Precisely one month after the terror attack on the Zion Church in Batticaloa on Easter Sunday, people have created makeshift roadside shrines to remember the dead. This is part of the recovery process of a community experiencing collective grief, anxiety – and personal anguish. The bomb blast killed twenty-nine, including thirteen children, and injured almost a hundred.

Garlanded photographs of the dead are also displayed in their homes, with some family members still unable to come to terms with the unalterable nature of their loss.  Rufus Isaac, 8, lost both his parents in the bomb blast, but believes they will soon return. “My parents will come back when Jesus returns,” says a smiling Rufus, “I am looking forward to seeing them again.“

An immediate response to the emergency by the Government Agent of Batticaloa was the launching of a coordinated effort to meet the psychosocial needs of survivors. The GA activated Batticaloa’s Psychosocial Forum with the support of health staff from the Batticaloa Teaching Hospital. UNICEF had helped set up the network in 2005, and strengthened it in the years that followed, to meet the needs of survivors in the country’s violent civil conflict.

“A group of specialists including psychiatrists, counsellors, and social workers, conducted a rapid assessment of the people’s psychosocial needs with the support of UNICEF,” states S. Ravindran, Child Protection Officer, UNICEF, Batticaloa.“Although we had to complete it fast, it was a comprehensive assessment, including all family members,” says V. Kugathasan, District Child Rights Promoting Officer. “UNICEF provided technical support, in addition to 1.5 million rupees, to complete the task so that we could do a thorough job and implement the most effective approach for promoting resilience and psychological wellbeing.”

Parallel to the rapid needs assessment, the Batticaloa Psychosocial Forum set up a special mental health team, including consultant psychiatrists, to make decisions about the psychosocial support and services that need to be provided, both immediately and in the long term.  UNICEF took responsibility for a key aspect of the action plan – the coordination of activities between different service providers ranging from officers of the National Child Protection Authority to Women Development Officers at the District Secretariat.

Meshak Mahendran, 14, survived the bomb blast, but his ten-year-old brother Jebishan was not so fortunate. “The children are usually dropped off at church for Sunday School at 7.30 a.m. and we join them at 9 a.m. for the church service,” says Premini, his mother. “That day, as we were approaching the church, we heard a loud sound.  Meshak was thrown back by the force of the blast and was saved. We identified the body of our other son in hospital.”

Meshak did, however, suffer burn injuries on his face and was struck on his head and legs with shrapnel, some of which is still embedded in him. He also experiences recurring headaches and will need long-term medical attention.  But Meshak shows optimism, which defies his health condition: “I can’t go outdoors just yet because my skin is sensitive and hasn’t healed fully.  But it won’t take long. My friends spend a lot of time with me at home now. I am playing indoor games, so I am grateful for this gift of a basketball. I will go back to school as soon as the doctors say it is o.k.”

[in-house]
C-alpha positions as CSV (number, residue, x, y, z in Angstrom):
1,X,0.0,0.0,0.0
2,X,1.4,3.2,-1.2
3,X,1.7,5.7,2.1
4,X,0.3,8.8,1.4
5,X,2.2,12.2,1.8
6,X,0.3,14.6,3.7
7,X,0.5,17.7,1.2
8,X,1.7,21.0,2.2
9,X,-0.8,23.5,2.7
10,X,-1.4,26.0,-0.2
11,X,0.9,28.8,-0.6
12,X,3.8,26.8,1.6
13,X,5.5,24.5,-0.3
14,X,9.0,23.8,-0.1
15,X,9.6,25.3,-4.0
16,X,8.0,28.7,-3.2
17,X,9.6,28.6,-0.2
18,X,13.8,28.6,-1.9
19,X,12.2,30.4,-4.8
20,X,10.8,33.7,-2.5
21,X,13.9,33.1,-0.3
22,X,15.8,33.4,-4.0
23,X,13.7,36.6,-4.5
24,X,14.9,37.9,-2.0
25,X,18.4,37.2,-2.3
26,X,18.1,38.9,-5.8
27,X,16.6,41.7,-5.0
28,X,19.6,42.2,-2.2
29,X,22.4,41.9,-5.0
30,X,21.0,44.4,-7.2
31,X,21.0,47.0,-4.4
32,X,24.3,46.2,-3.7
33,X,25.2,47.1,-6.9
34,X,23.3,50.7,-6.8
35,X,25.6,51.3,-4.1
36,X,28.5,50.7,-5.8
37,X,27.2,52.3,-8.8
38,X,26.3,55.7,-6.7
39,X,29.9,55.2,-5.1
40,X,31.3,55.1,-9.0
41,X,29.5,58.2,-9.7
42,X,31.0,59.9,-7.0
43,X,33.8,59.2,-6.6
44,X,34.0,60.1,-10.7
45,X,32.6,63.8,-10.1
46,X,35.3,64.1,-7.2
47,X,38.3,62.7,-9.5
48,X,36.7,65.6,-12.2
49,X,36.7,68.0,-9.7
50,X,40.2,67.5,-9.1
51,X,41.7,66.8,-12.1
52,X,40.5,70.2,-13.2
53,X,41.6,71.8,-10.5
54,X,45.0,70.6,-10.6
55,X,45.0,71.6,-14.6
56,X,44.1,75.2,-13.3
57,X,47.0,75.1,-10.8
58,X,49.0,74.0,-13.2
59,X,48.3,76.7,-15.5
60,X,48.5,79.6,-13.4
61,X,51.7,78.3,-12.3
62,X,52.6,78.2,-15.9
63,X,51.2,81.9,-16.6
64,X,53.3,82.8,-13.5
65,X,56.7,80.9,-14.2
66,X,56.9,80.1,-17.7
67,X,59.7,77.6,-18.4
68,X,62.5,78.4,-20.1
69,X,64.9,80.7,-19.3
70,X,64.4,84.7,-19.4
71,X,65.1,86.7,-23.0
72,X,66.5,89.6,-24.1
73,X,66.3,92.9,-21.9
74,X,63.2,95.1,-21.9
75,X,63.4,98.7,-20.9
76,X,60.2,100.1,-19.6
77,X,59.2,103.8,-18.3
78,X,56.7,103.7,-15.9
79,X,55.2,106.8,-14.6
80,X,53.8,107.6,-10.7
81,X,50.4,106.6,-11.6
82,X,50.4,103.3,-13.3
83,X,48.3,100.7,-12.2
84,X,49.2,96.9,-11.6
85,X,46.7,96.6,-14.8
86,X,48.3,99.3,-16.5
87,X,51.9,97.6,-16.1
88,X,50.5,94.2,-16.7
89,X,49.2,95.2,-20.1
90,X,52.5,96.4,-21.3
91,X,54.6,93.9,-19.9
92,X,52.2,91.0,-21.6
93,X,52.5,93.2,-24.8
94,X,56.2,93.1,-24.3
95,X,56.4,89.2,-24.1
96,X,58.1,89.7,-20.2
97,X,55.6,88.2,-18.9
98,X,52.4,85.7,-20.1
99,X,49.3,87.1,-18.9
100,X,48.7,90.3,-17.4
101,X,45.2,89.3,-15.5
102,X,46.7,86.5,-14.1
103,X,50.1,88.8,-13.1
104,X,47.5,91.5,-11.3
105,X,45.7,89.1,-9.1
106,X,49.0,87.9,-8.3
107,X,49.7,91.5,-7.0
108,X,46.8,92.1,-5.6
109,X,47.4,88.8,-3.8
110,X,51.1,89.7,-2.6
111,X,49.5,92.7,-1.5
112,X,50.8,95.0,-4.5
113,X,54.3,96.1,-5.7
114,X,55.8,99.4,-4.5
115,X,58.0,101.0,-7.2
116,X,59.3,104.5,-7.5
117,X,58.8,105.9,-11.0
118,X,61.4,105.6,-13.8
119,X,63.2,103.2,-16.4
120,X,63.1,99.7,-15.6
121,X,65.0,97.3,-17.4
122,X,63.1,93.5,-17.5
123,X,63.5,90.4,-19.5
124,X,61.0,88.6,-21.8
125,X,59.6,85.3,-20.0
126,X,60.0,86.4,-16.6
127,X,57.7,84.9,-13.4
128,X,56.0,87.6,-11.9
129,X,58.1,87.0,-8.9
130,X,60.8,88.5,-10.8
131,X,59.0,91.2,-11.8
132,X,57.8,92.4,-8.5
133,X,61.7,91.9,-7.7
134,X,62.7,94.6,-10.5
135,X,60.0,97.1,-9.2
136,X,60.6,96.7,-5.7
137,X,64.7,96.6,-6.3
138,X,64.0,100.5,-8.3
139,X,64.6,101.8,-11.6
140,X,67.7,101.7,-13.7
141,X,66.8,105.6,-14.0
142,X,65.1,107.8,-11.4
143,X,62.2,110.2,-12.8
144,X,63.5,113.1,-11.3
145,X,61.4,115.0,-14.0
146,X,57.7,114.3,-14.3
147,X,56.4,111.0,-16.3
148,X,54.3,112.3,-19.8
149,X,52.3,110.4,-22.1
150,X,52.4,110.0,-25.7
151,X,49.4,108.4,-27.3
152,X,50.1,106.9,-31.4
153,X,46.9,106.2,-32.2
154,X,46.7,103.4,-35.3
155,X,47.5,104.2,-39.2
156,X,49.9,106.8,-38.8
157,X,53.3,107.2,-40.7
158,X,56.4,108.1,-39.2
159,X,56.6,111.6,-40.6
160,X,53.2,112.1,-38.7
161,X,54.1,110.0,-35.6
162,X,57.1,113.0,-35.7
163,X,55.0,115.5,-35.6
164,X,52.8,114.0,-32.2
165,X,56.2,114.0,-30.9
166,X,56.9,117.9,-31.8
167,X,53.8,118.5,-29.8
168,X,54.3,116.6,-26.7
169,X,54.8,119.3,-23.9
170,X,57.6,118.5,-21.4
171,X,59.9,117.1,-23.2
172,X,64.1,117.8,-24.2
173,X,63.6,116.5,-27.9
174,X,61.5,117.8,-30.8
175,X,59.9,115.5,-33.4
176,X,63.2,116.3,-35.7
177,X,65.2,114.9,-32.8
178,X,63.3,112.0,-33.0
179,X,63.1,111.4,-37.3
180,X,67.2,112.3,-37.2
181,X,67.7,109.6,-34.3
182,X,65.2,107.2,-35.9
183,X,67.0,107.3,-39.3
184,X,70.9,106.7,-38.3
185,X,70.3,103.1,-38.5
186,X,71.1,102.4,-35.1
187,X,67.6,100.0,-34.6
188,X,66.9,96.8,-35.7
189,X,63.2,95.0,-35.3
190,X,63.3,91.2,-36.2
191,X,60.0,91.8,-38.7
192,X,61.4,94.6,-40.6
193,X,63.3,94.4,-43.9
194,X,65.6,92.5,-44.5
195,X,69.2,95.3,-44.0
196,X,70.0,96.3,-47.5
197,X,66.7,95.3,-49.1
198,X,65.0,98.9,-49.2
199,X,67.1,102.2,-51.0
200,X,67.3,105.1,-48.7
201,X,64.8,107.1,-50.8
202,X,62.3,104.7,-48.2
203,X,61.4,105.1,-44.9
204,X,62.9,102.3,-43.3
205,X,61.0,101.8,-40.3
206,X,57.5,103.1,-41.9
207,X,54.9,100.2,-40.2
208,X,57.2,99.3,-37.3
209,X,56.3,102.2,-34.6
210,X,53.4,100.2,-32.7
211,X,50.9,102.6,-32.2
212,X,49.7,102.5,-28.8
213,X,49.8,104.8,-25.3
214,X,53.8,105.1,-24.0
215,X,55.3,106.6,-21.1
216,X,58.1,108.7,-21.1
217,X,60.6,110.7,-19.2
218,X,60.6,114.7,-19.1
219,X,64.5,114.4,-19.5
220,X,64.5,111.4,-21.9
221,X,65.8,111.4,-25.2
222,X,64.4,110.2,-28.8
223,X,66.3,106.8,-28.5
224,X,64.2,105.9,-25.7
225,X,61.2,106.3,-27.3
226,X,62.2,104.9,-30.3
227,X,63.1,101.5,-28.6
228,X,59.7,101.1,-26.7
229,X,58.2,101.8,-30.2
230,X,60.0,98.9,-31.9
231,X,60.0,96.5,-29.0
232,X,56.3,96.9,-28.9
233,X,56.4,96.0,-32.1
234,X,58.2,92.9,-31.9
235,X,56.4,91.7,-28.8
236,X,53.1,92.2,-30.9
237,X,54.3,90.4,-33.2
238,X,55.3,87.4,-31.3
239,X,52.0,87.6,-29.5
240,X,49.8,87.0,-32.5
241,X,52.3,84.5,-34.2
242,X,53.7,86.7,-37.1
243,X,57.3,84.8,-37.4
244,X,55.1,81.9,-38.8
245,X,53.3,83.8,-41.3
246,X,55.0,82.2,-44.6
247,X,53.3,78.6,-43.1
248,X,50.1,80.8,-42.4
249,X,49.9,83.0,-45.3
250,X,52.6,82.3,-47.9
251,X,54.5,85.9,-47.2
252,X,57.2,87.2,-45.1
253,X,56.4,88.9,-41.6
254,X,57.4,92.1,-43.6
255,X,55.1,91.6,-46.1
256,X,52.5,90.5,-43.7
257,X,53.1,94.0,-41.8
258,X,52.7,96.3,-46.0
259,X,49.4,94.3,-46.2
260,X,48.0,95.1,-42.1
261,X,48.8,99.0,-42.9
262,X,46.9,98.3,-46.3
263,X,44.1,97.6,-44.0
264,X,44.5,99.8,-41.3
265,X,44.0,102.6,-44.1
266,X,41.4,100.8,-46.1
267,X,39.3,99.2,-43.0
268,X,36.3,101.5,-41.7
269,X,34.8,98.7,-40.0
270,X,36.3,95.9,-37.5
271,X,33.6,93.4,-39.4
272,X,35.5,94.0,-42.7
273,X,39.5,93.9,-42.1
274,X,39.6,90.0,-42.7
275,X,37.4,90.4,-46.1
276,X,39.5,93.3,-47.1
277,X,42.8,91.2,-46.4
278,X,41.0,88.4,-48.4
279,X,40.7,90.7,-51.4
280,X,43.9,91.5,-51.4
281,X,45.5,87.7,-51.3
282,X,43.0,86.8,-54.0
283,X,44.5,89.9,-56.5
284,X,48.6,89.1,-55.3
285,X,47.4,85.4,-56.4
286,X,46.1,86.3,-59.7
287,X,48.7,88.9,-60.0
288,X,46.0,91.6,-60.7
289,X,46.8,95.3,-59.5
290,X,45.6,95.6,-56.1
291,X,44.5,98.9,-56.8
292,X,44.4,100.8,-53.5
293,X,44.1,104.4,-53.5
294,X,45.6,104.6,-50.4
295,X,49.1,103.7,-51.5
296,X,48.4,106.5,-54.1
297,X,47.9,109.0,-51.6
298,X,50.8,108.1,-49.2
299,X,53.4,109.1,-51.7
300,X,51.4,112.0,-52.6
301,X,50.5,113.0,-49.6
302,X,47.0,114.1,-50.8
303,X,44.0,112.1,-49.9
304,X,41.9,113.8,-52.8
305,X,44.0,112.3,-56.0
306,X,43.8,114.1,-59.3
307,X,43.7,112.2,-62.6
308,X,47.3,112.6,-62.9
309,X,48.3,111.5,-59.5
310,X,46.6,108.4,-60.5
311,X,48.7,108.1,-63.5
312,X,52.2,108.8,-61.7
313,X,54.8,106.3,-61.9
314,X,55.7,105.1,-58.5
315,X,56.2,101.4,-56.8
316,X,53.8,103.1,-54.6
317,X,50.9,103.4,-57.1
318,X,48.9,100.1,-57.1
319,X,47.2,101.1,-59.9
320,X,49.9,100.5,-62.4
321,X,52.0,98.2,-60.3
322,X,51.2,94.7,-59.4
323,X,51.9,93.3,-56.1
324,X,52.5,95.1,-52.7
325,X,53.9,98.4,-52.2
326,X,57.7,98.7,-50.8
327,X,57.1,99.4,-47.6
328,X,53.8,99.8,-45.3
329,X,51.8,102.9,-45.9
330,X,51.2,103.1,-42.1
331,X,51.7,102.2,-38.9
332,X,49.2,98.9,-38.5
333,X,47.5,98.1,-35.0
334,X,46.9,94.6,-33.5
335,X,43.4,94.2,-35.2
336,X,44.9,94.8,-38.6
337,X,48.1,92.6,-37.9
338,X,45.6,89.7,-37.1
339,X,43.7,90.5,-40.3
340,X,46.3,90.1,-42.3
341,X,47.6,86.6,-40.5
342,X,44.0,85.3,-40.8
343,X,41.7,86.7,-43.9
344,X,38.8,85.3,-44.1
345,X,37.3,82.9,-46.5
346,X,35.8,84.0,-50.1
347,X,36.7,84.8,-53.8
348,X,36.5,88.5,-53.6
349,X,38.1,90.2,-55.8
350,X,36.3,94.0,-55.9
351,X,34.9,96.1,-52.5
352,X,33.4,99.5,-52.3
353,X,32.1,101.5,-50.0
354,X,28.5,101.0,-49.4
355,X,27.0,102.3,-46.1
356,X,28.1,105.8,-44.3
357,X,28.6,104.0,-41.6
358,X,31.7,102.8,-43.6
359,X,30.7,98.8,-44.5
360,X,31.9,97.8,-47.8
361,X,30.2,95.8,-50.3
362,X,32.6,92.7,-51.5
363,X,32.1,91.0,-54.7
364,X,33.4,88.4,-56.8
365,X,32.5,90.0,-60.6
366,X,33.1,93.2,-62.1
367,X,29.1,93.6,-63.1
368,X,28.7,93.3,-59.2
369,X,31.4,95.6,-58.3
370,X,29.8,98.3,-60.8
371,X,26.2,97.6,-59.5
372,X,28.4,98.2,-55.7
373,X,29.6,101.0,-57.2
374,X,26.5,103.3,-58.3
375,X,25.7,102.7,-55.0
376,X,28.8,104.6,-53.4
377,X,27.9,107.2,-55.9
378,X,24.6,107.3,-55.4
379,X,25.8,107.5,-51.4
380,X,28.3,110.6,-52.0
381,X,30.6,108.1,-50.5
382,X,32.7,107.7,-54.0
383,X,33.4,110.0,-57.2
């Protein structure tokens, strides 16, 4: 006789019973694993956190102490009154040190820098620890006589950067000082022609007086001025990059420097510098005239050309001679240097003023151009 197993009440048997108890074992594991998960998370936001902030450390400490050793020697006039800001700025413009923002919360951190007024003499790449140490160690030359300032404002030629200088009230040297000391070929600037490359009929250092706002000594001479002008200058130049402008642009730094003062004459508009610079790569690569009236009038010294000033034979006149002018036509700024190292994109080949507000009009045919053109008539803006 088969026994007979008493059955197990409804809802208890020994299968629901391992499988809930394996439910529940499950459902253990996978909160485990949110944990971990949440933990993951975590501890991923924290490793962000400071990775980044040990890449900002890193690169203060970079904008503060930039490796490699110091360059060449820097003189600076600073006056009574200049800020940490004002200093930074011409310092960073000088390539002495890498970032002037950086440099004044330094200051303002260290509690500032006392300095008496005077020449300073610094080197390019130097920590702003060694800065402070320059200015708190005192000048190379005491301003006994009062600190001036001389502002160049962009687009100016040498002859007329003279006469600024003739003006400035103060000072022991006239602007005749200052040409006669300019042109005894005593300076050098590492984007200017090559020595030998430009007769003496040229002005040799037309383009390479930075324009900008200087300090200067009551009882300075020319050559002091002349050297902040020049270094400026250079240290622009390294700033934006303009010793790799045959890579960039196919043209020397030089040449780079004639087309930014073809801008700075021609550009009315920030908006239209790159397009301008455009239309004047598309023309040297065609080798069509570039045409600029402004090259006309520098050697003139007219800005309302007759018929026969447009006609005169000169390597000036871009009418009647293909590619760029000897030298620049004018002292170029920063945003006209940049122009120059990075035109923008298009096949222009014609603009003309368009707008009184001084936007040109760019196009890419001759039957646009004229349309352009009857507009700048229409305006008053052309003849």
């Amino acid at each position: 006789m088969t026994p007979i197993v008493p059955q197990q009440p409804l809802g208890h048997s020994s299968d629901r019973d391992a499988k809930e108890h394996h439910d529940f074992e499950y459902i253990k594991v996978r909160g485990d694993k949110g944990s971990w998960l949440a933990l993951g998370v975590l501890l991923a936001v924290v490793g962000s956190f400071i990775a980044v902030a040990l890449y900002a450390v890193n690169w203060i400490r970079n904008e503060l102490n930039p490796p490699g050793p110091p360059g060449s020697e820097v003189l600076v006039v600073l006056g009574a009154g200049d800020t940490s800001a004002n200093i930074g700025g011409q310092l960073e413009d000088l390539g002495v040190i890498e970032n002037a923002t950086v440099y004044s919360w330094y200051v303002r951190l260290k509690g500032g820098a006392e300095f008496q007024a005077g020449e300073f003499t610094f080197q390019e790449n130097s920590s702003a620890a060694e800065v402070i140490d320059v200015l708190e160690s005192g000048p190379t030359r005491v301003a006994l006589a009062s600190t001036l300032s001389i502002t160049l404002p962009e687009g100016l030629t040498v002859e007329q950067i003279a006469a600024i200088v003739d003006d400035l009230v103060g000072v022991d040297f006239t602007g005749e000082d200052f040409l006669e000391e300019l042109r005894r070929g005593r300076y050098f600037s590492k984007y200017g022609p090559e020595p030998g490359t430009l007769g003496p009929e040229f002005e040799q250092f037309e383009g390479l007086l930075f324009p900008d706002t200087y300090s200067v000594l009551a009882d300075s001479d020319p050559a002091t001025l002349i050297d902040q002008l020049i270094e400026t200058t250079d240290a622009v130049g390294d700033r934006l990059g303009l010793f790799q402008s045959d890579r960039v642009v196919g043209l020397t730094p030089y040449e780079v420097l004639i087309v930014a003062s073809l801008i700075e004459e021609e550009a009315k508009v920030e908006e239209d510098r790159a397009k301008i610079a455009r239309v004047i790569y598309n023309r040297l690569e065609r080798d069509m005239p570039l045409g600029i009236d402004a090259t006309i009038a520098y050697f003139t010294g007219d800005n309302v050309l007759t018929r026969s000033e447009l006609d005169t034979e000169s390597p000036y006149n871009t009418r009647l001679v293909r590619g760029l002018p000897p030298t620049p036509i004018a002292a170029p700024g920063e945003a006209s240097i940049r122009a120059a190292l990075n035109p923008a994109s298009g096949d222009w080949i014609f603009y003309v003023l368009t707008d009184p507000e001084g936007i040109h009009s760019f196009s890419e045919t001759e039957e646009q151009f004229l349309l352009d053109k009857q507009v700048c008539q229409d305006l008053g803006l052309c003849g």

“But there are children affected by the blast who are still worried about their safety,” says UNICEF’s S. Ravindran, “The trained counsellors encourage close interaction with friends as an immediate form of psychosocial support. And we also provided some objects for play and recreation.”  Ravindran adds that the psychological impacts on survivors are complex and varied: “There are parents who feel guilt about taking the children to church – and surviving the attack – while the child or children did not. Then there is a mother who is afraid to light the kitchen stove because she is reminded of the exploding bomb and her child who was killed by it.”

People directly affected by violent attacks could develop anxiety and fear, and symptoms associated with post-traumatic stress disorder.  Moreover, they may need assistance and support over an extended period of time. Some people could also experience psychosocial problems or develop mental disorders after a period of time.

“I can see each family member struggling to do their routine work.  They need counselling as well as the support of relatives and friends,” says V. Kugathasan, “There is still stigma associated with mental health, so we are careful about using certain terms.  We describe ourselves as a health support team. On the other hand, we have also received a few direct requests for counselling.”

Meanwhile, Rufus Isaac has started going back to school again and his grandmother, Yohamma, is his constant companion: “He seems focused on his studies and continues the daily study routine that his mother had prepared for him.  He wants to become a pastor and serve people. I can see him making progress.” Rufus’s aunt, Vadhani, is grateful for the support the family has been receiving. “We have people visiting us regularly – from the government, the church, NGOs, and other agencies – and that has been good for us.”